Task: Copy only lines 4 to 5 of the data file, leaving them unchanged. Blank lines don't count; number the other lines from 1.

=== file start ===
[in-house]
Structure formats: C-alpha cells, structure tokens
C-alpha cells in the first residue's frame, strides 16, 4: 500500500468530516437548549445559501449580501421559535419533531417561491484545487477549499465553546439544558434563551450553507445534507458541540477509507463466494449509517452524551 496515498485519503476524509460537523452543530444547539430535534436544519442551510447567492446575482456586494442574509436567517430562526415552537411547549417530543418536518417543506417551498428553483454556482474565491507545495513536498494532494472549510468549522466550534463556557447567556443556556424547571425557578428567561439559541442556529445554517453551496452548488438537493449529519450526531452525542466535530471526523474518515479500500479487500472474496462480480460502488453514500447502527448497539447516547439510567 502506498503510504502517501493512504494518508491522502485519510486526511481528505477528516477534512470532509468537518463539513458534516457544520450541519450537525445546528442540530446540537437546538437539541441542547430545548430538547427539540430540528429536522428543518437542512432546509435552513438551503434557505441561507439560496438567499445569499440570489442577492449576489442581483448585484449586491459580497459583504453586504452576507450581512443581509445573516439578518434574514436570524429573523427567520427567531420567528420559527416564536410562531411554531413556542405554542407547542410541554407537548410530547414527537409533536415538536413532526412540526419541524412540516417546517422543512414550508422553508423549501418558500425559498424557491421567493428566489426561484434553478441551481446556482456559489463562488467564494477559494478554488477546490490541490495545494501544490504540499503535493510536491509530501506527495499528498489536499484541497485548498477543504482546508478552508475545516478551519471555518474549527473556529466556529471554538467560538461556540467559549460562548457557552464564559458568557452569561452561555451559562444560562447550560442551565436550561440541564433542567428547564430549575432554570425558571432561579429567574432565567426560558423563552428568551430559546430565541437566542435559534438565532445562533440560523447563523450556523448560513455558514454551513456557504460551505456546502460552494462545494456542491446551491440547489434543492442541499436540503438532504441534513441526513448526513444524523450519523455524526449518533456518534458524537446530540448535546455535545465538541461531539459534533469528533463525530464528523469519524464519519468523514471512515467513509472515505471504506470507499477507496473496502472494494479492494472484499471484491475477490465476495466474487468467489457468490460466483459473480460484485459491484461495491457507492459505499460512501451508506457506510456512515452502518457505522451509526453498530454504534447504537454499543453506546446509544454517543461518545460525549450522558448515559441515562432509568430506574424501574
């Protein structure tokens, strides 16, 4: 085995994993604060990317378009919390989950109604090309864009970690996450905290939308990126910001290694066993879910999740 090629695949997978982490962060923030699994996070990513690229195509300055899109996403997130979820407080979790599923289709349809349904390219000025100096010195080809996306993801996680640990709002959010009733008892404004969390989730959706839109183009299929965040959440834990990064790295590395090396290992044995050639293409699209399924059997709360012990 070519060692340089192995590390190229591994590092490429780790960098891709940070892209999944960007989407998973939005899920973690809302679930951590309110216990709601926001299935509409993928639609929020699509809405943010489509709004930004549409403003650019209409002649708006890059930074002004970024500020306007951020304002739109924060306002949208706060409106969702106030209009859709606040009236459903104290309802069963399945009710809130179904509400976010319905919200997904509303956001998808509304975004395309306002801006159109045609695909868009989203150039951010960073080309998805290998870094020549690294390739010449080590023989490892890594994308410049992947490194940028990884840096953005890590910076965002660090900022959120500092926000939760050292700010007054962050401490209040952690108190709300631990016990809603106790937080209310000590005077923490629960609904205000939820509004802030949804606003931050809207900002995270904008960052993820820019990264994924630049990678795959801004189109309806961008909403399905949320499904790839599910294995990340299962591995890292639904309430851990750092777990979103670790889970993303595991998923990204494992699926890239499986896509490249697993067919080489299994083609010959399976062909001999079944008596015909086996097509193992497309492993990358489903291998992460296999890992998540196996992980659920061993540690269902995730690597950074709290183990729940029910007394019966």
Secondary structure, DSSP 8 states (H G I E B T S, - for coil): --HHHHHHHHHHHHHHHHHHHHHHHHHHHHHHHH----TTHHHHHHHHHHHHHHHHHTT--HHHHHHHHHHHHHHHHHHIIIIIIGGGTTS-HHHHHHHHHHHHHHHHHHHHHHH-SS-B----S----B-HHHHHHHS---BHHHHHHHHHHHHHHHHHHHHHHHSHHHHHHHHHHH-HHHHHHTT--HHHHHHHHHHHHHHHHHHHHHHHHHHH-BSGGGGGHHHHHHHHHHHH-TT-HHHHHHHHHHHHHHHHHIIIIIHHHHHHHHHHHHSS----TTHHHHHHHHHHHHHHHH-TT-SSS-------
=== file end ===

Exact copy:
């Protein structure tokens, strides 16, 4: 085995994993604060990317378009919390989950109604090309864009970690996450905290939308990126910001290694066993879910999740 090629695949997978982490962060923030699994996070990513690229195509300055899109996403997130979820407080979790599923289709349809349904390219000025100096010195080809996306993801996680640990709002959010009733008892404004969390989730959706839109183009299929965040959440834990990064790295590395090396290992044995050639293409699209399924059997709360012990 070519060692340089192995590390190229591994590092490429780790960098891709940070892209999944960007989407998973939005899920973690809302679930951590309110216990709601926001299935509409993928639609929020699509809405943010489509709004930004549409403003650019209409002649708006890059930074002004970024500020306007951020304002739109924060306002949208706060409106969702106030209009859709606040009236459903104290309802069963399945009710809130179904509400976010319905919200997904509303956001998808509304975004395309306002801006159109045609695909868009989203150039951010960073080309998805290998870094020549690294390739010449080590023989490892890594994308410049992947490194940028990884840096953005890590910076965002660090900022959120500092926000939760050292700010007054962050401490209040952690108190709300631990016990809603106790937080209310000590005077923490629960609904205000939820509004802030949804606003931050809207900002995270904008960052993820820019990264994924630049990678795959801004189109309806961008909403399905949320499904790839599910294995990340299962591995890292639904309430851990750092777990979103670790889970993303595991998923990204494992699926890239499986896509490249697993067919080489299994083609010959399976062909001999079944008596015909086996097509193992497309492993990358489903291998992460296999890992998540196996992980659920061993540690269902995730690597950074709290183990729940029910007394019966």
Secondary structure, DSSP 8 states (H G I E B T S, - for coil): --HHHHHHHHHHHHHHHHHHHHHHHHHHHHHHHH----TTHHHHHHHHHHHHHHHHHTT--HHHHHHHHHHHHHHHHHHIIIIIIGGGTTS-HHHHHHHHHHHHHHHHHHHHHHH-SS-B----S----B-HHHHHHHS---BHHHHHHHHHHHHHHHHHHHHHHHSHHHHHHHHHHH-HHHHHHTT--HHHHHHHHHHHHHHHHHHHHHHHHHHH-BSGGGGGHHHHHHHHHHHH-TT-HHHHHHHHHHHHHHHHHIIIIIHHHHHHHHHHHHSS----TTHHHHHHHHHHHHHHHH-TT-SSS-------